Mahayana Buddhism and Taoist folk beliefs (and, indeed, hybrids of the two) dominate Taiwanese religious life. One figure central to both religious traditions in Taiwan is a bodhisattva known in Taiwanese as Koan-Im. Most western Buddhists will recognize the bodhisattva through the Mandarin rendering of her name—Guānyīn. She is often referred to as the Goddess of Mercy.
This bodhisattva originated in India over two thousand years ago. Her veneration was transmitted along the Silk Road to China and from there to the rest of East Asia. As she encountered new eastern cultures, she underwent numerous transformations and incarnations. The following is a brief account of the evolution of this much-loved deity in Taiwan.
Note: Buddhism is a nontheistic religion, which means that Buddhist bodhisattvas are technically not deities. These inspiring beings are, instead, far more similar to saints in western religious traditions. Deities, however, are prevalent in Hindu and Taoist beliefs. Due to Hindu influences and the mixing of Buddhist and Taoist practices in the Far East, the distinction between bodhisattvas and gods in popular conception has blurred. In Taiwan, bodhisattvas are venerated in Buddhist temples as great teachers and on Taoist altars as divinities.
The full Mandarin name of the bodhisattva in question is Guānshìyīn Púsà. It means “the bodhisattva who perceives the sounds (cries for help) of the world.” This is a translation of the Sanskrit Avalokitasvara, a corruption of the original Avalokiteśvara.
Avalokiteśvara was originally a male bodhisattva often depicted as an ancient Indian prince. He embodies the virtue of compassion—that ability to be attuned to the common suffering of all sentient beings—an ideal central to Mahayana Buddhism. As the Buddhist faith moved north from India into Central Asia, the virtue of compassion and this associated bodhisattva became increasingly important to new Buddhist communities. By the time Buddhism began to flourish in China and East Asia in the 7th century, Avalokiteśvara had acquired a central place, alongside the Buddha himself, in East Asian Buddhism.
Early East Asian depictions of this compassion deity largely followed the original Indian portrayal. The bodhisattva often took the form of Indic princes. Increasingly, however, the bodhisattva also assumed the appearance of East Asian noblemen.
An example of the bodhisattva’s portrayal with an East Asian twist can be observed in Japan’s Hōryū-ji at Nara. On the grounds of that ancient temple complex, there stands a 7th-century statue of Kannon (the Japanese name of the same bodhisattva), which is said to be modeled after the likeness of the influential 7th-century Prince Shōtoku of Japan.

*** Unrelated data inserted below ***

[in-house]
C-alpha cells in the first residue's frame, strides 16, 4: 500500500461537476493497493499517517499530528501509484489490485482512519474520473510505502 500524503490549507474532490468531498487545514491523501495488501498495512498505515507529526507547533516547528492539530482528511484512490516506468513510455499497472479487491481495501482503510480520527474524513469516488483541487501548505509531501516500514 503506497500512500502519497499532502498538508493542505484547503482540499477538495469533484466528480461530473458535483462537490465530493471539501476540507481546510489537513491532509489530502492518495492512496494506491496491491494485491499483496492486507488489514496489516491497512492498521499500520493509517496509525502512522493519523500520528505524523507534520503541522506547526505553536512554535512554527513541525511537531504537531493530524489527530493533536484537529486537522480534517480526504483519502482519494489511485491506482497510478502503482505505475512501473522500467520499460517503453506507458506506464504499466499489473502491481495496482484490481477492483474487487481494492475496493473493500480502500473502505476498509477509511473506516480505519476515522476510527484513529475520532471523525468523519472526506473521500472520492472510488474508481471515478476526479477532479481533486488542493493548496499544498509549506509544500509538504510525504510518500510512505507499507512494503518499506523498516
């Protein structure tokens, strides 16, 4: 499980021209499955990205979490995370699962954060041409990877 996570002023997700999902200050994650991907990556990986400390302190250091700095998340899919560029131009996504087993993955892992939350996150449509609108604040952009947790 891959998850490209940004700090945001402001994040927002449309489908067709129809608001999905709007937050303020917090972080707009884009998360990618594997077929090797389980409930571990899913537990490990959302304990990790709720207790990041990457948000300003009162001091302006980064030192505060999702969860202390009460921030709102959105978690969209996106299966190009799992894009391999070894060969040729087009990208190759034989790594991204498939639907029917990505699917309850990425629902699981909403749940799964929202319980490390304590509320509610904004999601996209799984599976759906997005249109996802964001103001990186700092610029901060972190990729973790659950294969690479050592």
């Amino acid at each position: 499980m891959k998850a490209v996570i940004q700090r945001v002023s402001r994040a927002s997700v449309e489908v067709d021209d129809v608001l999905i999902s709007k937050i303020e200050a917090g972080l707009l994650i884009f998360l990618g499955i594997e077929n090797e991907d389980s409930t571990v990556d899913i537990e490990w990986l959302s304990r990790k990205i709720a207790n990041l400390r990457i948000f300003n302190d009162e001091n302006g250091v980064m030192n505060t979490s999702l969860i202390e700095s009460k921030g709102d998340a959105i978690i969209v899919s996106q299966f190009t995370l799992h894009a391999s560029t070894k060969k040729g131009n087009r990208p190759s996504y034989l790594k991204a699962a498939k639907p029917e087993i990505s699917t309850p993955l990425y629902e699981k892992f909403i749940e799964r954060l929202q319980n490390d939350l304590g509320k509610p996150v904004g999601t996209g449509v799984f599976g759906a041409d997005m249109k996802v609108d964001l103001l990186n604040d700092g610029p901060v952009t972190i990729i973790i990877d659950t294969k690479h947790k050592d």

Chinese and Korean depictions from the same era also depicted the bodhisattva in the form of an aristocratic male, often with South or Central Asian features, but increasingly with East Asian influences. Guanyin remained a male deity, often with a mustache and other features associated with Central and South Asian males, until the end of China’s Tang Dynasty (618–907). After that time, the portrayals of this divine figure underwent yet another major transformation.
By the 10th century, Chinese artists began to explore different possibilities. They began to depart from descriptions found in Buddhist scriptures, shedding traditional Central and South Asian influences and adopting Taoist aesthetics. The resulting fusion of cultures created a new Guanyin which would spread throughout East Asia.
The most striking aspect of the bodhisattva’s transformations is that of a gender change. Originally depicted as a princely male, the deity gradually lost identifiable male traits and eventually became a divine feminine figure. The transformation was completed by China’s Song era (960-1279).
This new depiction proved so popular that it was quickly adopted throughout all parts of China and rapidly spread throughout East Asia. The new Guanyin became one of the most widely venerated goddesses in China, Korea and Japan.
A thousand years after Buddhism first spread to East Asia, the worship of Guanyin was brought to Taiwan by 17th-century Han Chinese immigrants. Alongside the sea goddess, Matsu, the bodhisattva Guanyin is among the island’s most popular deities.
In more recent times, Guanyin’s depiction has continued to incorporate new influences. Inspired by the Christian motif of Madonna and Child, in which the Virgin Mary is portrayed holding baby Jesus, East Asian Buddhists have adopted similar depictions of the bodhisattva. Many Buddhists believe that this new motherly depiction captures the ideal of compassion so central to their faith.
Notably, Taiwanese Buddhist organizations like the Tzu Chi Foundation have commissioned artworks in recent years depicting a loving Guanyin holding an infant.
Guanyin is the goddess of mercy and compassion. Although originally a male bodhisattva, her depiction as a female deity, evoking a sense of motherly care and love, has become the most popular portrayal of this saintly being.
Over two thousand years, the goddess has transformed numerous times but this process is still ongoing. Her form is still constantly being shaped by new influences as Buddhists in Taiwan and around the world find new ways to express in art her compassionate nature.